Some medicines can react with co-trimoxazole, altering how well it works. Always check with your doctor or pharmacist before giving your child any other medicine, including medicines on prescription from your family doctor (GP), medicines bought from a pharmacy (chemist) or any herbal or complementary medicines.

Important information you should know about co-trimoxazole:

  • Keep the tablets or liquid in a safe place where children cannot reach them.
  • Tablets and liquids should be kept in a cool, dry place away from direct sunlight or heat.
  • Co-trimoxazole may need to be stopped before some courses of treatment. Please discuss with your doctor, nurse or pharmacist. If the co-trimoxazole has to be stopped, it is very important to clearly mark this in your child’s shared care book and to tell the doctor or nurse if your child becomes unwell. In some instances, he or she will need to be treated with other drugs to prevent PCP.
  • If your child vomits straight after taking the dose, inform your local doctor or nurse, as your child may need to take another one. Do not give them another dose without informing the doctor or nurse.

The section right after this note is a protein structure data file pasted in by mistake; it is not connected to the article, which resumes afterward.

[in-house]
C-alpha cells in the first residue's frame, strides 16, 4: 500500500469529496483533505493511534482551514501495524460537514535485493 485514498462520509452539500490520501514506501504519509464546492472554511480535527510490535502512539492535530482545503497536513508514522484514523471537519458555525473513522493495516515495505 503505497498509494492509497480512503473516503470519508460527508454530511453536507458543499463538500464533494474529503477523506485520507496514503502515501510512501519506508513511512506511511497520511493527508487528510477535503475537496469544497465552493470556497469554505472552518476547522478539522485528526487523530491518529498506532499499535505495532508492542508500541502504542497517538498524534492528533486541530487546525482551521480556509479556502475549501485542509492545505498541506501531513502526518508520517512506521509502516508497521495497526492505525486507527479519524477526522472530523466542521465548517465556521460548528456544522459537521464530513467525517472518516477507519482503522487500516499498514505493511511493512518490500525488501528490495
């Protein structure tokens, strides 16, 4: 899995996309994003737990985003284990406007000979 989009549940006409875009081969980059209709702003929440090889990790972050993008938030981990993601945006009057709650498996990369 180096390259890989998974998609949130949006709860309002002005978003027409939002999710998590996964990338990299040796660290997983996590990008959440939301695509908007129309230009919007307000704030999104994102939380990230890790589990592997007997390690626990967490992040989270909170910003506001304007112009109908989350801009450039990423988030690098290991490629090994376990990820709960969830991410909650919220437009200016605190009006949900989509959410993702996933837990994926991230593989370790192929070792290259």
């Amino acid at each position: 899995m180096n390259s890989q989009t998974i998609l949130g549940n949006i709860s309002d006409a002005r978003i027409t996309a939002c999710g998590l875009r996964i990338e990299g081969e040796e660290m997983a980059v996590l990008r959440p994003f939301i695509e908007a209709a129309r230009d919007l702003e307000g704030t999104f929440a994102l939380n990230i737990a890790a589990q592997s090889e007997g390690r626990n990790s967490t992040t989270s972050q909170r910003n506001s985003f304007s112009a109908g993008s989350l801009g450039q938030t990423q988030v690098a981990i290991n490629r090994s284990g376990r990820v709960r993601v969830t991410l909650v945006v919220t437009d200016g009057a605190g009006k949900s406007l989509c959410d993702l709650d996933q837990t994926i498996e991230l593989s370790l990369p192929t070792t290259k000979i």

• If you forget to give your child a dose, do not give a double dose. Inform your doctor or nurse and keep to your child’s regular schedule.
  • If your doctor decides to stop treatment with co-trimoxazole or the medicine passes its expiry date, return any remaining tablets to the pharmacist. Do not flush them down the toilet or throw them away.
Compiled by: 
The Pharmacy department in collaboration with the Child and Family Information Group
Last review date: 
April 2013


Please read this information sheet from GOSH alongside the patient information leaflet (PIL) provided by the manufacturer. If you do not have a copy of the manufacturer’s patient information leaflet please talk to your pharmacist. A few products do not have a marketing authorisation (licence) as a medicine and therefore there is no PIL.

For children in particular, there may be conflicts of information between the manufacturer’s patient information leaflet (PIL) and guidance provided by GOSH and other healthcare providers. For example, some manufacturers may recommend, in the patient information leaflet, that a medicine is not given to children aged under 12 years. In most cases, this is because the manufacturer will recruit adults to clinical trials in the first instance and therefore the initial marketing authorisation (licence) only covers adults and older children.  

For new medicines, the manufacturer then has to recruit children and newborns into trials (unless the medicine is not going to be used in children and newborns) and subsequently amend the PIL with the approved information. Older medicines may have been used effectively for many years in children without problems but the manufacturer has not been required to collect data and amend the licence. This does not mean that it is unsafe for children and young people to be prescribed such a medicine ‘off-licence/off-label’. However, if you are concerned about any conflicts of information, please discuss with your doctor, nurse or pharmacist.